Friday, March 13, 2015
Life on the Edge
One of the more interesting things about Jn 8:1-11, is the fact that the vox populi ... conveniently armed as it was with stones ... didn't turn its blood-thirsty targetings away from the adulteress and begin to assail the ever-annoying Christ. It's not like the public was absent such hair-trigger tendencies (cf. Jn 8:59; Jn 10:31). But I suspect this prospect would have terrified the fingered (and conspicuously solitary) woman even more. One false “companion” had left her to hang by herself, earlier. To have a male Champion face the prospect of being cut down before her eyes, would have proved utterly devastating to the sorely wounded psyche. Our Lord surely would never have countenanced such additional trauma, and it simply did not happen. The woman’s adversaries abandoned the field, their raging passions not satiated yet fully silenced, themselves being shamed by God’s light cast on the soul (and maybe even some odd sand-doodlings, revealing much).
The scenes of Jesus deftly side-stepping the dangers to His physical life, again and again, furnish the Gospel account of the “beloved disciple” with a "hold-on-to-your-seat" grittiness and narrative nuance that is almost unparalleled in its companion books (outside the Passion story, of course). Often we hear of back-room mutterings and political plottings to kill God’s Anointed; intentions, yes, but not specifics. There are a few exceptions. In Lk 4, the Lord’s fellow Nazarenes at synagogue seize Him, and bring him to a precipice. He chooses to shrug off and walk through the murderous crowd, untouched and with foot undashed against a stone. Matthew’s stark revelation of the Herodian holocaust visited upon Bethlehem, and the Holy Family’s heart-breaking (and heart-racing) flight into Egypt, may to many minds approach the intensity of the acute crises detailed in John. What I especially take away from St. John, however, is the knowledge of the Man, who truly could lay down His life whenever and however He deemed as being fit, and to divine plan.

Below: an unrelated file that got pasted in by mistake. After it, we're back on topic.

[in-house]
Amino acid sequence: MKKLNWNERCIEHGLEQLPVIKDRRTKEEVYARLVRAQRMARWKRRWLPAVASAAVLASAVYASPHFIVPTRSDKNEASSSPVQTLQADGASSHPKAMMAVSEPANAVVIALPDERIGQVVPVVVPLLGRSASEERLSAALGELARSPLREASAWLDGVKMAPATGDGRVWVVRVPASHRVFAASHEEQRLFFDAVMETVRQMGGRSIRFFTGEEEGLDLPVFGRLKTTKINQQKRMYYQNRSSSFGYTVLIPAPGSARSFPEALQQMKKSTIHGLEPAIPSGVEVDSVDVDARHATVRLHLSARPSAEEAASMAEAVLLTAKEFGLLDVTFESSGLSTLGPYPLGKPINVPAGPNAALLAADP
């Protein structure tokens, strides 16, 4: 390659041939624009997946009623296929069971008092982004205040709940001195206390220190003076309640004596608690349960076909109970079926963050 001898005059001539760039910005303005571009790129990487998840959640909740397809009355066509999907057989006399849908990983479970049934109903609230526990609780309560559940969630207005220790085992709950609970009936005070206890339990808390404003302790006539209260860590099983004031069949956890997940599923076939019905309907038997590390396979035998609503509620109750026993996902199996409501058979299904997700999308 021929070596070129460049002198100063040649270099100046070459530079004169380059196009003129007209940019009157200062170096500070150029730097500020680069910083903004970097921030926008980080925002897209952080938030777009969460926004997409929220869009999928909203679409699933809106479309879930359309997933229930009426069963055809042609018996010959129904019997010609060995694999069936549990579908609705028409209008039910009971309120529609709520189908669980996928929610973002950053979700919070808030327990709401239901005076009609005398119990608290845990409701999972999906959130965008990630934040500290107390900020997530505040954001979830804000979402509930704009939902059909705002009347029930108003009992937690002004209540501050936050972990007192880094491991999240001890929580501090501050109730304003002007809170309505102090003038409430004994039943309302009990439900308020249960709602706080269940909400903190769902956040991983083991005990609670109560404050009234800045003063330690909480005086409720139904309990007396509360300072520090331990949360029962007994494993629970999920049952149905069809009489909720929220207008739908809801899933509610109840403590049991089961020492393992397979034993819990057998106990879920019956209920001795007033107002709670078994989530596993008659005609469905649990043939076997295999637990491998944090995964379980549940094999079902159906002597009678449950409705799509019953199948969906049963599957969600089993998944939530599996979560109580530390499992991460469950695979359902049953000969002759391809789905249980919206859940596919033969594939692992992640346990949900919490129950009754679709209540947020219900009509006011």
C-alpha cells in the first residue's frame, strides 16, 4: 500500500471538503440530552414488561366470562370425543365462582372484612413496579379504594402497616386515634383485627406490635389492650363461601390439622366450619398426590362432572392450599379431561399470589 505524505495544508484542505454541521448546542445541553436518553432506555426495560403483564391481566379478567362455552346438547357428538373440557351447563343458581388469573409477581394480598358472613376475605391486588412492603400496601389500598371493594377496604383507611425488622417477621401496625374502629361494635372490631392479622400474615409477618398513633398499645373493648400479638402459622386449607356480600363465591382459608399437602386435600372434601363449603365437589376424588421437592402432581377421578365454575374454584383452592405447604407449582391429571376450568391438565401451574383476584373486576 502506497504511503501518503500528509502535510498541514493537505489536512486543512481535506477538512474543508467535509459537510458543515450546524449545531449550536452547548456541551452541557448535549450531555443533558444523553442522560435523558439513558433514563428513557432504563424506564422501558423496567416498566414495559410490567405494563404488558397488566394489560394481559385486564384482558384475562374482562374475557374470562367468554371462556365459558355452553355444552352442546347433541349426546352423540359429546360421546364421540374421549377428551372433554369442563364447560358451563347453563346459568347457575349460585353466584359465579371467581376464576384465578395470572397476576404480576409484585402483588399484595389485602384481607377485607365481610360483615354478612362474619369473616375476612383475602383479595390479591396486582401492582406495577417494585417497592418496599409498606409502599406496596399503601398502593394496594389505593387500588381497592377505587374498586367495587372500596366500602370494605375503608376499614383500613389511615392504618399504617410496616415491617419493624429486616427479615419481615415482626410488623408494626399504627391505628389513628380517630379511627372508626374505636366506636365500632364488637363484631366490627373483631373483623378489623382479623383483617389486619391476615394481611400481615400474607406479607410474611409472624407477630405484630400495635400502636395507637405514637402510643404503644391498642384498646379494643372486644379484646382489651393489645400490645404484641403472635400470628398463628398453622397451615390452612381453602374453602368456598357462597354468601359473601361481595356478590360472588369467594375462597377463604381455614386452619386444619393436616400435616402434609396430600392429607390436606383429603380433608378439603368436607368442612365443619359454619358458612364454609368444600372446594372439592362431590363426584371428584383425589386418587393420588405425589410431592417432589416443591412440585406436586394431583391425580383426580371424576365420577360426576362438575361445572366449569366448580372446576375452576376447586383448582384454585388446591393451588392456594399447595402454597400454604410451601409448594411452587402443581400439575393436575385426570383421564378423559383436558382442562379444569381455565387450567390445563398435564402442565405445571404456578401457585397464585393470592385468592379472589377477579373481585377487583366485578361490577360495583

See, stones could break a man, but were not especially cursed. In fact, stones with Writings were sheltered safely inside the Holy Ark of the Covenant. Their writings did not break Christ; on the contrary, He kept them safe and sacred. Stones were not the plan, nor a headlong fall over a cliff. No, a tree with a curse would be man's primordial demise; and a cursed tree for hanging was destined to be man's salvation.
Illustration: Jesus and the Sinner Woman Vasily Polenov. Oil on canvas, 1886-1887. Russian Museum, St. Petersburg
Posted by Michael L. Anderson, M.D., Ph.D at 11:22 AM